Medically Reviewed by Anne H. Everman, MD
To prevent heart disease avoid or limit processed foods, fats, sugar and sodium in your daily diet. McLeod Cardiologist Anne Everman, MD, offers tips on the good, bad and avoidable when it comes to your food choices:
Here’s a summary of Dr. Everman’s presentation:
We tell people don’t have more than 2 grams (2,400 milligrams) of sodium a day. That’s less than 1 teaspoon of salt.
Why are some fats good and some fats bad? The monounsaturated and polyunsaturated fats come from fruits and vegetables, fatty fish, avocados and nuts. They lower your bad cholesterol and lower the risk of heart disease.
Then, there’s the saturated fats in the so-called white meats – pork and chicken, along with cheese, dairy and butter. They will increase your bad cholesterol and lower your good cholesterol. They can increase the risk of heart disease and should be taken in limited amounts.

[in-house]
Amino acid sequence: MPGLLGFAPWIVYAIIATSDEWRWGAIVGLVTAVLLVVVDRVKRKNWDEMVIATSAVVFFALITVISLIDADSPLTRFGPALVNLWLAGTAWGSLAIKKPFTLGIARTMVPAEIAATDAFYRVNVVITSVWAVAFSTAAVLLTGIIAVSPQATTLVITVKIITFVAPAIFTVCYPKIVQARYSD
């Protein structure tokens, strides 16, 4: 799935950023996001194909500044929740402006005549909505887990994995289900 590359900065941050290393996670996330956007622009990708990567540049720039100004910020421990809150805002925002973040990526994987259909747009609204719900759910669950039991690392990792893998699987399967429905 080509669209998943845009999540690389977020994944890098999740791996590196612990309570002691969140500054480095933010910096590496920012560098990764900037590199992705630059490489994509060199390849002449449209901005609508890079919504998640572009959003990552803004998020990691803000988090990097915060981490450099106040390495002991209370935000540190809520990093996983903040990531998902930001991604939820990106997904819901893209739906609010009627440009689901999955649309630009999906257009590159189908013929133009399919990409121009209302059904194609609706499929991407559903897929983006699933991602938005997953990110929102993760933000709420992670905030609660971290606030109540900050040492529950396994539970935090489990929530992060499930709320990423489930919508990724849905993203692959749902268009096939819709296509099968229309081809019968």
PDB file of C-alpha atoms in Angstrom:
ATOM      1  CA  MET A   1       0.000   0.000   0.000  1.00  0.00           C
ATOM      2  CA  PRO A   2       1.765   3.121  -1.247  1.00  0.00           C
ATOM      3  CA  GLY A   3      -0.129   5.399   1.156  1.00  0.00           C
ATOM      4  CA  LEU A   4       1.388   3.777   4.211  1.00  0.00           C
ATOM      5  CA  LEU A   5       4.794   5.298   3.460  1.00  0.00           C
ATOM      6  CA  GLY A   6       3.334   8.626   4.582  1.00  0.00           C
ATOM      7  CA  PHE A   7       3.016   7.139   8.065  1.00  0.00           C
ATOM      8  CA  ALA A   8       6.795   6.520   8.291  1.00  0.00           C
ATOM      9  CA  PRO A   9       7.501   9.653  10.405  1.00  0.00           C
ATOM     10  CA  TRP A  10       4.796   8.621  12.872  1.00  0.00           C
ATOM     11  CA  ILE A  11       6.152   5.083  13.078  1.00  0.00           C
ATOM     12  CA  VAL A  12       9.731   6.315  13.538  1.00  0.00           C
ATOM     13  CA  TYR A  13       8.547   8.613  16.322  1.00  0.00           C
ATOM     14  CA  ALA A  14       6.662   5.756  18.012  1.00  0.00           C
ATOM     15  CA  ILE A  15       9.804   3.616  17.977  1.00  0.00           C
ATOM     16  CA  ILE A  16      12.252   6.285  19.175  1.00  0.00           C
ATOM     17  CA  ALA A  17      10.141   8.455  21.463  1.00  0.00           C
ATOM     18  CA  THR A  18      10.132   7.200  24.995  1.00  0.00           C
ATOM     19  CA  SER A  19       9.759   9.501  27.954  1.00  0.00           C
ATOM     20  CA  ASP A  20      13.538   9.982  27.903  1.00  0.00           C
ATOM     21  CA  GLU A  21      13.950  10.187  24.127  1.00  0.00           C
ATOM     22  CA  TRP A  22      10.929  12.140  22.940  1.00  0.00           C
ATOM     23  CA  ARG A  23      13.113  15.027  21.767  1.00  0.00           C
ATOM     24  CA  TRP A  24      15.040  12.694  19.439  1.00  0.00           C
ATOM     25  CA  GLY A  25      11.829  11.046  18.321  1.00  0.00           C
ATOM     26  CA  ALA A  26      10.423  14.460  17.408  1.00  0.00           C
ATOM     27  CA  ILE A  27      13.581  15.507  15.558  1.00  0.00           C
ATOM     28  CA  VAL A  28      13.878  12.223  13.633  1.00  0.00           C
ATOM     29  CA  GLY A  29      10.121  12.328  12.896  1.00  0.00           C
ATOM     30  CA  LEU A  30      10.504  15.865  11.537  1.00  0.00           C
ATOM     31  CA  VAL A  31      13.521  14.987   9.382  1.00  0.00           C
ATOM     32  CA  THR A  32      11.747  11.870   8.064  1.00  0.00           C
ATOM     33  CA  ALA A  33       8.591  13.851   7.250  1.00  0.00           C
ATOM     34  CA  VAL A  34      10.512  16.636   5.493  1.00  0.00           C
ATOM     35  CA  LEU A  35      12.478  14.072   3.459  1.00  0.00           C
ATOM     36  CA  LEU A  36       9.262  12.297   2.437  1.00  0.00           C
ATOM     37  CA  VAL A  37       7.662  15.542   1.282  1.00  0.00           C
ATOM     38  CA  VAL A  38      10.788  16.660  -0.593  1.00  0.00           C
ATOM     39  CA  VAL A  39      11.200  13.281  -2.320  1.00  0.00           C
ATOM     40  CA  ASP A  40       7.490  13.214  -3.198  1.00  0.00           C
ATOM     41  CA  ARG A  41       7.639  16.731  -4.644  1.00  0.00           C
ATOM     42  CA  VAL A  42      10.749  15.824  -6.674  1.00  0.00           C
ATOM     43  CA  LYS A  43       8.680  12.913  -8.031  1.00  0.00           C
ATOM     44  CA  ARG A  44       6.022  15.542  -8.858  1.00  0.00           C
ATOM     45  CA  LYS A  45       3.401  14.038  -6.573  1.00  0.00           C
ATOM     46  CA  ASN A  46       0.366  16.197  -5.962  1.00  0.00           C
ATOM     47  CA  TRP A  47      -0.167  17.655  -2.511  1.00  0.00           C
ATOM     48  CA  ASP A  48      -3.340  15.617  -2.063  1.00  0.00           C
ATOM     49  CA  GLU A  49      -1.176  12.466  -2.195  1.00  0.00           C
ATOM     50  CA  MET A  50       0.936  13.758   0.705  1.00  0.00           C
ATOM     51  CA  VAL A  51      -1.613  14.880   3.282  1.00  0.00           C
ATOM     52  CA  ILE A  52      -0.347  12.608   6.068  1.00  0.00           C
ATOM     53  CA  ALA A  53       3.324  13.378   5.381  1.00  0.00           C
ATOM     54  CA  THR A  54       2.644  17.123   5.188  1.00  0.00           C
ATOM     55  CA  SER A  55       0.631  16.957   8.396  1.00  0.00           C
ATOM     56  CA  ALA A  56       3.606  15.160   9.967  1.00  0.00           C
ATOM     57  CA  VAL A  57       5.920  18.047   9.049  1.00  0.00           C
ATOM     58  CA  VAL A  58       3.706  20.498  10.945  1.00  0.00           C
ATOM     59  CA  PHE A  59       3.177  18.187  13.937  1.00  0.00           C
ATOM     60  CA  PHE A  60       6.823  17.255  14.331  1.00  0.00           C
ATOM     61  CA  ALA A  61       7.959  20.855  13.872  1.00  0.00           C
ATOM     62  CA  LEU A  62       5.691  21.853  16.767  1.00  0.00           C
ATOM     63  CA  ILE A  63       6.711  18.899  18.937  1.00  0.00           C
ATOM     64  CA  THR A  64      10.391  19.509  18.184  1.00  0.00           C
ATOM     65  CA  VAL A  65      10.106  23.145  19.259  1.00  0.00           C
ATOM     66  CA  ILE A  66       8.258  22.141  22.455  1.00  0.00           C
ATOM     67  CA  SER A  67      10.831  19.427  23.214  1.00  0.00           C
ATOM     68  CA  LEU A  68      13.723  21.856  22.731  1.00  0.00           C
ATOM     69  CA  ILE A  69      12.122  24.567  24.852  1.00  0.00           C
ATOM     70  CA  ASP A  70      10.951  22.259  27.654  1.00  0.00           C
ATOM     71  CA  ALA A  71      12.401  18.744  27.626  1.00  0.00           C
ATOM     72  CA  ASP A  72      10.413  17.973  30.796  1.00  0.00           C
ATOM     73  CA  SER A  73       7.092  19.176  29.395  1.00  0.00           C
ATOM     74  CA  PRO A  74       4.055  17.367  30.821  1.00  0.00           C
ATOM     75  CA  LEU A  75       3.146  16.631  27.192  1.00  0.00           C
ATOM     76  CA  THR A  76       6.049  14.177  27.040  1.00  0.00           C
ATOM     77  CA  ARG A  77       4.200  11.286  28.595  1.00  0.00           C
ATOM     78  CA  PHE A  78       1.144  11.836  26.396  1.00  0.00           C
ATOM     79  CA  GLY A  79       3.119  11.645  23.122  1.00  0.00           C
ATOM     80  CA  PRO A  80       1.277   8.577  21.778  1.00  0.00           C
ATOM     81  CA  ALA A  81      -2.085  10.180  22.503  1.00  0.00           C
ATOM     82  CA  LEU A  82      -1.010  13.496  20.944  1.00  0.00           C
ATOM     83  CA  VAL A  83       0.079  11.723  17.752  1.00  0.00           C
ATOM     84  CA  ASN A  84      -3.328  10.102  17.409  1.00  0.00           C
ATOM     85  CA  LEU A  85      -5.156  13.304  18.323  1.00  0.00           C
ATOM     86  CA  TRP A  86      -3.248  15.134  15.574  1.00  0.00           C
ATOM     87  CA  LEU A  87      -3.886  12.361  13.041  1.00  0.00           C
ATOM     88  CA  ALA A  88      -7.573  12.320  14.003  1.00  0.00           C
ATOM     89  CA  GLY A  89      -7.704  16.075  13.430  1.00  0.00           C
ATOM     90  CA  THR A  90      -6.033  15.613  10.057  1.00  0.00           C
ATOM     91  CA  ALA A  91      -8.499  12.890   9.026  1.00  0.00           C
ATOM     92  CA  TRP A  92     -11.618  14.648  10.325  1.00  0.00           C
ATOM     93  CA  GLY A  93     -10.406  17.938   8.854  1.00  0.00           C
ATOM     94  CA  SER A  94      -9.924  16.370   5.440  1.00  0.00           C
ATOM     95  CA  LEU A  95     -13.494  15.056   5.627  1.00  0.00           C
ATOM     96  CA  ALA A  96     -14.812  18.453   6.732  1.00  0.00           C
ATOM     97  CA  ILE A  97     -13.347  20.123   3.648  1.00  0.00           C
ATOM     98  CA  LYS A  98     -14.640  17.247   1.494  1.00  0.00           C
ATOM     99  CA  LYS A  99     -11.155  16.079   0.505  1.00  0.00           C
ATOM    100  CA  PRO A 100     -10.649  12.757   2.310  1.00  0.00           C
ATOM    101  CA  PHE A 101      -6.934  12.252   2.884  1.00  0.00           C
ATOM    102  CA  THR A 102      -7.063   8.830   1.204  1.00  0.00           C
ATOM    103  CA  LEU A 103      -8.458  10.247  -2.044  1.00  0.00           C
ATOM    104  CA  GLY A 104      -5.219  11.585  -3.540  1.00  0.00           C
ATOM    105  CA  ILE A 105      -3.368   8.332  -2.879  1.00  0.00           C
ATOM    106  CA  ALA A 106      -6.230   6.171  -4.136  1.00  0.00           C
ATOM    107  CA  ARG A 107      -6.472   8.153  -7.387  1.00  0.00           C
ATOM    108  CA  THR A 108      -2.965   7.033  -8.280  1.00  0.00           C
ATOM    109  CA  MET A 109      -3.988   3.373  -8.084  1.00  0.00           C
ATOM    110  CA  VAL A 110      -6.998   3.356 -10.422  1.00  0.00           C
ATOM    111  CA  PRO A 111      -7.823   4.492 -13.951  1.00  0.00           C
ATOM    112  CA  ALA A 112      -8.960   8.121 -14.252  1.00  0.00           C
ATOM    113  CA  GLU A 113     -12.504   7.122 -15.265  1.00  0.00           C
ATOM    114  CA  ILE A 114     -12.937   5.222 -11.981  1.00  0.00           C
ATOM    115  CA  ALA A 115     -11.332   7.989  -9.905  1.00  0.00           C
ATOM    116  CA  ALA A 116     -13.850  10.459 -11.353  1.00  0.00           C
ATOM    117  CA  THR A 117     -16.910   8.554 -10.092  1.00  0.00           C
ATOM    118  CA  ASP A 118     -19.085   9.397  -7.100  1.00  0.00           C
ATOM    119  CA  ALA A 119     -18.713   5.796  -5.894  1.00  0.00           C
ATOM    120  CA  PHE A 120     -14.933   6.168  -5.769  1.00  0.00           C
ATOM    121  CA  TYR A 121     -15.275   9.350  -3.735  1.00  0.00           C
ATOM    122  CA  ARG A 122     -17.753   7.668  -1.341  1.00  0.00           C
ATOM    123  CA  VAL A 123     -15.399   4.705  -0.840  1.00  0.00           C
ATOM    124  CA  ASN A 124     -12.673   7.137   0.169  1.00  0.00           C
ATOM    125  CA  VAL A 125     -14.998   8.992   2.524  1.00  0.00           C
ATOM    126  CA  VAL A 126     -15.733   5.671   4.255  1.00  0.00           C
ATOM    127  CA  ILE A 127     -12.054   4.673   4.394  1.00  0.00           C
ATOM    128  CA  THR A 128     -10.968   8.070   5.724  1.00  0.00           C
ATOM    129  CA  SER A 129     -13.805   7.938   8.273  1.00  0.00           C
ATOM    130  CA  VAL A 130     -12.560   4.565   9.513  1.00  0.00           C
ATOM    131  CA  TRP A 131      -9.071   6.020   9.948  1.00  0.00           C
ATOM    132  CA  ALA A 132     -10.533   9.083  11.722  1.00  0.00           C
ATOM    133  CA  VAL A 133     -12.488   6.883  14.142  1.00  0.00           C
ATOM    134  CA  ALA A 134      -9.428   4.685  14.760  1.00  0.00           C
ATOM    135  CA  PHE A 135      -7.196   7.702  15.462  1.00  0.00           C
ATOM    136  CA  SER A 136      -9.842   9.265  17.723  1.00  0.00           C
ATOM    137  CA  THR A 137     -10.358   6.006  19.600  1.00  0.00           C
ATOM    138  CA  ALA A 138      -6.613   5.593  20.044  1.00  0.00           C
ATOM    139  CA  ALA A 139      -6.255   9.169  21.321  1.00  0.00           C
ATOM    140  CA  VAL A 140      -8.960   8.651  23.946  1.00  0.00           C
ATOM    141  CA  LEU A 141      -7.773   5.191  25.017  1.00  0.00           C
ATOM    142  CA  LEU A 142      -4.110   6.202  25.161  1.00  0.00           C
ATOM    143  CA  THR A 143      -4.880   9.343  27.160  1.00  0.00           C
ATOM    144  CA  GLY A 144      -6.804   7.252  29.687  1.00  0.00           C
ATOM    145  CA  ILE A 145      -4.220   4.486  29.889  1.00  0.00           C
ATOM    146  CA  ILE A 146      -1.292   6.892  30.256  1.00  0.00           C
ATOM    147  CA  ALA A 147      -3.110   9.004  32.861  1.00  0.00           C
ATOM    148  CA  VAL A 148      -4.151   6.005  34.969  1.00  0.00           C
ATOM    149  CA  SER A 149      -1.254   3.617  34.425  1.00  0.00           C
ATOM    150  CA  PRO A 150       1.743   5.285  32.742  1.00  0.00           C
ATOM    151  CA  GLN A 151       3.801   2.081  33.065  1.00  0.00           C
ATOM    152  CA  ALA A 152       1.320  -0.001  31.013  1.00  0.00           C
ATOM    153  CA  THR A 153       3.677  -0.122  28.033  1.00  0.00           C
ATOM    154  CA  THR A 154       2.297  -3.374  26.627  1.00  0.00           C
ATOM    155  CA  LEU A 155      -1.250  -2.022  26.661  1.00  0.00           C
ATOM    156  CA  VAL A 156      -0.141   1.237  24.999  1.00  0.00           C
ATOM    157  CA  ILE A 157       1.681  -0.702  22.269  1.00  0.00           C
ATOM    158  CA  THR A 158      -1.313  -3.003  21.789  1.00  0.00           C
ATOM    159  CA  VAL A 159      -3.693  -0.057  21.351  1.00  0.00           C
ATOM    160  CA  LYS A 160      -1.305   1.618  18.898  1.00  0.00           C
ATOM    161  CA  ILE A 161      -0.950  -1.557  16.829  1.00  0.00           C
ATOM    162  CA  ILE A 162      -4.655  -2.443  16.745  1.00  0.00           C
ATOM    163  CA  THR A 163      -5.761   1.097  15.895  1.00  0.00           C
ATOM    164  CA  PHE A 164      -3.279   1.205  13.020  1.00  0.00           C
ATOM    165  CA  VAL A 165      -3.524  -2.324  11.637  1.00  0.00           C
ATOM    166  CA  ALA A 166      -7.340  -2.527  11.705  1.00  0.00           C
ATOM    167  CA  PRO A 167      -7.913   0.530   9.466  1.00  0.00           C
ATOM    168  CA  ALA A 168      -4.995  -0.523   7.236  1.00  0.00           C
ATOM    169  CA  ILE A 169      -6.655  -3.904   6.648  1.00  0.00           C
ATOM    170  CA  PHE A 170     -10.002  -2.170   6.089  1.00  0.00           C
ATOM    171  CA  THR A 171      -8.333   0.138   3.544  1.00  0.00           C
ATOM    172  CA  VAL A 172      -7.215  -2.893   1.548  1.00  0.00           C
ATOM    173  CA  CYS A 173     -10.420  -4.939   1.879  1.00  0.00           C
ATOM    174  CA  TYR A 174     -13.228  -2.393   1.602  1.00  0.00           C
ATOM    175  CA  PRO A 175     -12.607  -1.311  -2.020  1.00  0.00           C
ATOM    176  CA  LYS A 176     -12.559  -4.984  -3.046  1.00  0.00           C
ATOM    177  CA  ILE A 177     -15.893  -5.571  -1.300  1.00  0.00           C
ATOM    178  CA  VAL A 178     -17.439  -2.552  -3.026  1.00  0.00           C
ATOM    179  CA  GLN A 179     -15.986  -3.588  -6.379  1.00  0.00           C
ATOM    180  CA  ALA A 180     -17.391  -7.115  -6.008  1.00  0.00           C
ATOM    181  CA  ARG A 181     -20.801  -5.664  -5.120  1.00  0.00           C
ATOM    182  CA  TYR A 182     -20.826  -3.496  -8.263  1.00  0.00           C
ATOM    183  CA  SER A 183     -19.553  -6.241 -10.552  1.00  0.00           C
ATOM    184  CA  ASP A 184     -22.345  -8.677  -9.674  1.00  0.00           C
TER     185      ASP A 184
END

Then, we have the trans saturated or hydrogenated oils that come from animals. They will raise your bad cholesterol, lower your good cholesterol, increasing the risk of getting diabetes and heart disease. You want to keep those as low as possible.
Sugar is highly addictive. Once your body feels the sugar surge, it wants more. We all know it can lead to insulin resistance. It’s bad for your teeth. It has a lot of calories, increasing the risk of some cancers. It raises cholesterol and can cause a nonalcoholic fatty liver disease. Limiting the sugar is just as important, if not more so, than limiting the fat, especially if you get good kinds of fat.
Cigarettes are bad and not just because of nicotine. Cigarettes contain anything from arsenic to ammonia. Also cadmium used in batteries and butane, which is lighter fluid. Vinegar is about the healthiest thing in there. So, just don’t smoke. What happens if you quit smoking? Your lungs start clearing. In 20 minutes, heart rate and blood pressure come down. A year after you quit, your risk of coronary disease is 50 percent lower than a smoker.